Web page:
“I set up a trail camera over the canola and managed to get a few photos of the big buck,” Cockell said. “But after that, I never saw the buck again. He never appeared anywhere all winter long, or over the entire next summer. No sightings or trail camera photos. He just disappeared.”
Then, in September 2013, one of Cockell’s clients, Will Simmons, was bowhunting a field edge when the big whitetail, now carrying antlers with even more nontypical points and more mass, paraded across an alfalfa field in full view of the bowhunter.
Since the buck never got closer than 90 yards, all Simmons could do was videotape the monster buck. As you can imagine, it was a painful experience to watch helplessly as the deer of a lifetime walked away, leaving Simmons with nothing more than the inspiration to name the buck “Medusa.”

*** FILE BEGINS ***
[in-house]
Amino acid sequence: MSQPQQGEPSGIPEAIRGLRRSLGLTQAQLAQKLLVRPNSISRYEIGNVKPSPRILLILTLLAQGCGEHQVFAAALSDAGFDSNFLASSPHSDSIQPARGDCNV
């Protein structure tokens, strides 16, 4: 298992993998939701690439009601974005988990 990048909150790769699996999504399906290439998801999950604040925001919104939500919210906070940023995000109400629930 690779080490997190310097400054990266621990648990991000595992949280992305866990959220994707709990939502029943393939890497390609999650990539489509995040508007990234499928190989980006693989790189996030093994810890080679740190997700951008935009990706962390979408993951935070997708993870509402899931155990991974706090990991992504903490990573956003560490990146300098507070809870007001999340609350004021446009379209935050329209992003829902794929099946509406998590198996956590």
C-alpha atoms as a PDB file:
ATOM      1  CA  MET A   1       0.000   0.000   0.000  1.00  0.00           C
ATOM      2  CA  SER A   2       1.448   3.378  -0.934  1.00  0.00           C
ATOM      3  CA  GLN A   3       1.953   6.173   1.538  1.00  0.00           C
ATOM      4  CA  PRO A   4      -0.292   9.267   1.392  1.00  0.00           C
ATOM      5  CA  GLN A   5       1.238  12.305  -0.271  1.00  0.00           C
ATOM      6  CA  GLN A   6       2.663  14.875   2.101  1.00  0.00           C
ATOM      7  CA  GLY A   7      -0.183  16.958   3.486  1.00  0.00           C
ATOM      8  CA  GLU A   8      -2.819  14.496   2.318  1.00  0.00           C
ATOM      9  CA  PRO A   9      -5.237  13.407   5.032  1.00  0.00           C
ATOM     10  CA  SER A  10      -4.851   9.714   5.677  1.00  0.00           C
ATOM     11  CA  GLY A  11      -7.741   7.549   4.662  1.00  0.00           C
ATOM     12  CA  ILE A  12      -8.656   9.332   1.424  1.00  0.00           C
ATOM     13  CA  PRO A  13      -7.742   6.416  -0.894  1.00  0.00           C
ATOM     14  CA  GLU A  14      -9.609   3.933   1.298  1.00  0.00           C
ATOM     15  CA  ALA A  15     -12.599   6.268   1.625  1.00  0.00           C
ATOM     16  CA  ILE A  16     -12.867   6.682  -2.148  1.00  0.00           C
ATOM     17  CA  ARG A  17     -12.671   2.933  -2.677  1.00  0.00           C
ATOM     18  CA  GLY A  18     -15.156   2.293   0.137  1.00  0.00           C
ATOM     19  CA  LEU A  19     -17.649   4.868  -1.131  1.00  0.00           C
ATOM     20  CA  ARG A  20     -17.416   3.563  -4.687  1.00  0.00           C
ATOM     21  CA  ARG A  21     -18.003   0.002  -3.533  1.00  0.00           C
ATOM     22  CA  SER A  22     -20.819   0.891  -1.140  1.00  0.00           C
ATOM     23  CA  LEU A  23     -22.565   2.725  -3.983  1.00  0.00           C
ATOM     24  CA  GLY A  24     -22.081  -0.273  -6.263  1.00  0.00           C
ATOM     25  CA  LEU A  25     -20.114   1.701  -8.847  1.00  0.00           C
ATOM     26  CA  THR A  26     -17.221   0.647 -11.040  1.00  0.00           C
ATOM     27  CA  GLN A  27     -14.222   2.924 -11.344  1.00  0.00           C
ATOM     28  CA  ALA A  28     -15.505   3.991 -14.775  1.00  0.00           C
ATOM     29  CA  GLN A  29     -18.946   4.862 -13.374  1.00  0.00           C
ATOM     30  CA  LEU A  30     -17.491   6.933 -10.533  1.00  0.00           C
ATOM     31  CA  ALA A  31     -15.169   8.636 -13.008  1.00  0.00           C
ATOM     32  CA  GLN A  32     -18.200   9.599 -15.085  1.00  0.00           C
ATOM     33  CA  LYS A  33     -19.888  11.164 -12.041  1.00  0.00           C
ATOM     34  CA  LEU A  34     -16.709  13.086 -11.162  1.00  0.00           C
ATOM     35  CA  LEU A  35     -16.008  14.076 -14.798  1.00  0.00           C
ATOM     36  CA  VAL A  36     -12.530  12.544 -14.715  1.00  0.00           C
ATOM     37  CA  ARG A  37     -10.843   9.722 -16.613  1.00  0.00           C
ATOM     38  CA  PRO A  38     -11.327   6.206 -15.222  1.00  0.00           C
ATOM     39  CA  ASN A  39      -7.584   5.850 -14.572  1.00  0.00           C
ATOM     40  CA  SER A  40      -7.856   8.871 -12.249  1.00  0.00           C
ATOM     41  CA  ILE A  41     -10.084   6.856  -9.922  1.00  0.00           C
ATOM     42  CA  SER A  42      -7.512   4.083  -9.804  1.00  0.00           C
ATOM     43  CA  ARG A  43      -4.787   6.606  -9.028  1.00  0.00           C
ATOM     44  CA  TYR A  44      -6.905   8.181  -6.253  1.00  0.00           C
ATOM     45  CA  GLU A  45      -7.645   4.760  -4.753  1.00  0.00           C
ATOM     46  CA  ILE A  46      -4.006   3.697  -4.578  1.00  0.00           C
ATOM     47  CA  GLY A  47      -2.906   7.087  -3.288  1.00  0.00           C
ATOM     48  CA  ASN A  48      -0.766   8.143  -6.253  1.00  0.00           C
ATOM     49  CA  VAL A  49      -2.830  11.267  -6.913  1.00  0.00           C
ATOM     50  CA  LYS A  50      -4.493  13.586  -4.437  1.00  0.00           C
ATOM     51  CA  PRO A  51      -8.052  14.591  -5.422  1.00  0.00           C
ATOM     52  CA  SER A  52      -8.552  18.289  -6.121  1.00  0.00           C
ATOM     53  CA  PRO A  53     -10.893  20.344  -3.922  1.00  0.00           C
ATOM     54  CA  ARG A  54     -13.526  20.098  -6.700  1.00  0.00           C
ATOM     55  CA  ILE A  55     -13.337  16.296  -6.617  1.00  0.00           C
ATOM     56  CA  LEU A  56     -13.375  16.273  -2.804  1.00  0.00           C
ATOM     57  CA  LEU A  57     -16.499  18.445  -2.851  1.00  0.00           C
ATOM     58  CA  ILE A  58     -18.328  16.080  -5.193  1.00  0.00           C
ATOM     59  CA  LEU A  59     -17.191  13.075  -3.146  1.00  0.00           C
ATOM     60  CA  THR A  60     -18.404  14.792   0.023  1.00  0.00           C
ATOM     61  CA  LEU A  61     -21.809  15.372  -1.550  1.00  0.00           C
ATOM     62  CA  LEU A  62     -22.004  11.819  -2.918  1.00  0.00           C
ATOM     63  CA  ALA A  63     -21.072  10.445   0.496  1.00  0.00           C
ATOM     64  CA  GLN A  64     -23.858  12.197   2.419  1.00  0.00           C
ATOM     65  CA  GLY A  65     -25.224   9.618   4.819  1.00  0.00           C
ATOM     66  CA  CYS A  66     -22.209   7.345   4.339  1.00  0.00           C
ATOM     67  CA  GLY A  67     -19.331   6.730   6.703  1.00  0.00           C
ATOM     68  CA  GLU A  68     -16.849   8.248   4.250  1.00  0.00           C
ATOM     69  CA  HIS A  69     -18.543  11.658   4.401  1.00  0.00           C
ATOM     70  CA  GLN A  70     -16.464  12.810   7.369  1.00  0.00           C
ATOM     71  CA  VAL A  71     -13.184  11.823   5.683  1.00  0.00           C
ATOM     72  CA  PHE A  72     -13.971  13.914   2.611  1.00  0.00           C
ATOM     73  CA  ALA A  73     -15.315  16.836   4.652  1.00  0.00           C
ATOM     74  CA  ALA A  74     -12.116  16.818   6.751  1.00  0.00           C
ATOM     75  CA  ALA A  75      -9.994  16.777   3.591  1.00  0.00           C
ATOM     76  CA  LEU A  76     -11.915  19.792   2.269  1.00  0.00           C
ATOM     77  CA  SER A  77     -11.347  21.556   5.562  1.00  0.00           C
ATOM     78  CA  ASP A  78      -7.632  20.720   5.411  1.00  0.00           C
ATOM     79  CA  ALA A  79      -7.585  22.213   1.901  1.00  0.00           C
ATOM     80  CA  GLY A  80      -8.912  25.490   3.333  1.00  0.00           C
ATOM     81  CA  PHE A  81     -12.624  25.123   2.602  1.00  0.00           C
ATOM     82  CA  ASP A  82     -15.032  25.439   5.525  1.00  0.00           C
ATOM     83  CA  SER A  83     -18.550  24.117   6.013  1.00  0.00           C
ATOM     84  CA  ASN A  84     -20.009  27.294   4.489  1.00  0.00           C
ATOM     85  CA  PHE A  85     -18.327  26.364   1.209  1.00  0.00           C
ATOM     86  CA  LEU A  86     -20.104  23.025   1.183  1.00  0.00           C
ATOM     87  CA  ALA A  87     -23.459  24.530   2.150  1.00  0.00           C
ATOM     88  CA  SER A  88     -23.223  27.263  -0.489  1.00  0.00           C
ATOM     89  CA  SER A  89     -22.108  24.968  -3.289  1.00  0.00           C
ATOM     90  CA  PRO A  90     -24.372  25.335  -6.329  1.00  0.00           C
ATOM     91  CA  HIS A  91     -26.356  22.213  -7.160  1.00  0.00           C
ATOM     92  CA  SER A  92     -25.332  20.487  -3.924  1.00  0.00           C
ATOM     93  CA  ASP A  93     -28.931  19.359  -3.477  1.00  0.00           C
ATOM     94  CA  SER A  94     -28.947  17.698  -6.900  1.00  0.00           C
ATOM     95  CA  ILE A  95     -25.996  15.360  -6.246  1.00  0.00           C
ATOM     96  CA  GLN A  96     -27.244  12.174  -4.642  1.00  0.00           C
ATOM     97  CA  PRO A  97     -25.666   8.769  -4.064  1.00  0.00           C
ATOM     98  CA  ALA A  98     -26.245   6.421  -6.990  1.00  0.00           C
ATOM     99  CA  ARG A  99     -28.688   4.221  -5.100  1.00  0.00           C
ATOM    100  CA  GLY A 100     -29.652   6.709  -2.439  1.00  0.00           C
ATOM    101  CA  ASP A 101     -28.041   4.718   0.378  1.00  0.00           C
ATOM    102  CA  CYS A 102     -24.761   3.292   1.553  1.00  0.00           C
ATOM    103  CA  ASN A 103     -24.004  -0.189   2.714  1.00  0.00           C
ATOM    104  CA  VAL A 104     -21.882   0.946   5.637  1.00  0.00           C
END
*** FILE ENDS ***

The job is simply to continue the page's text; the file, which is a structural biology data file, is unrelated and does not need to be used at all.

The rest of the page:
Later in his hunt, Simmons got a shot opportunity at another huge buck, but his errant arrow hit the buck low and back, breaking his back leg. Both outfitter and client searched far and wide, but they were unable to recover the big buck.
Over the course of the next few weeks, unbeknownst to either Cockell or Simmons, the wounded buck demonstrated the hardiness and resilience that is so prevalent in whitetails. The buck evidently suffered no infection, and the wound healed sufficiently enough that he could get around quite well but with a major limp. This became evident in mid-October, when the buck started showing up on Cockell’s trail cameras. Shocked and relieved, Cockell called Simmons to let him know the buck was not dead after all, and was back in the area doing what whitetails do.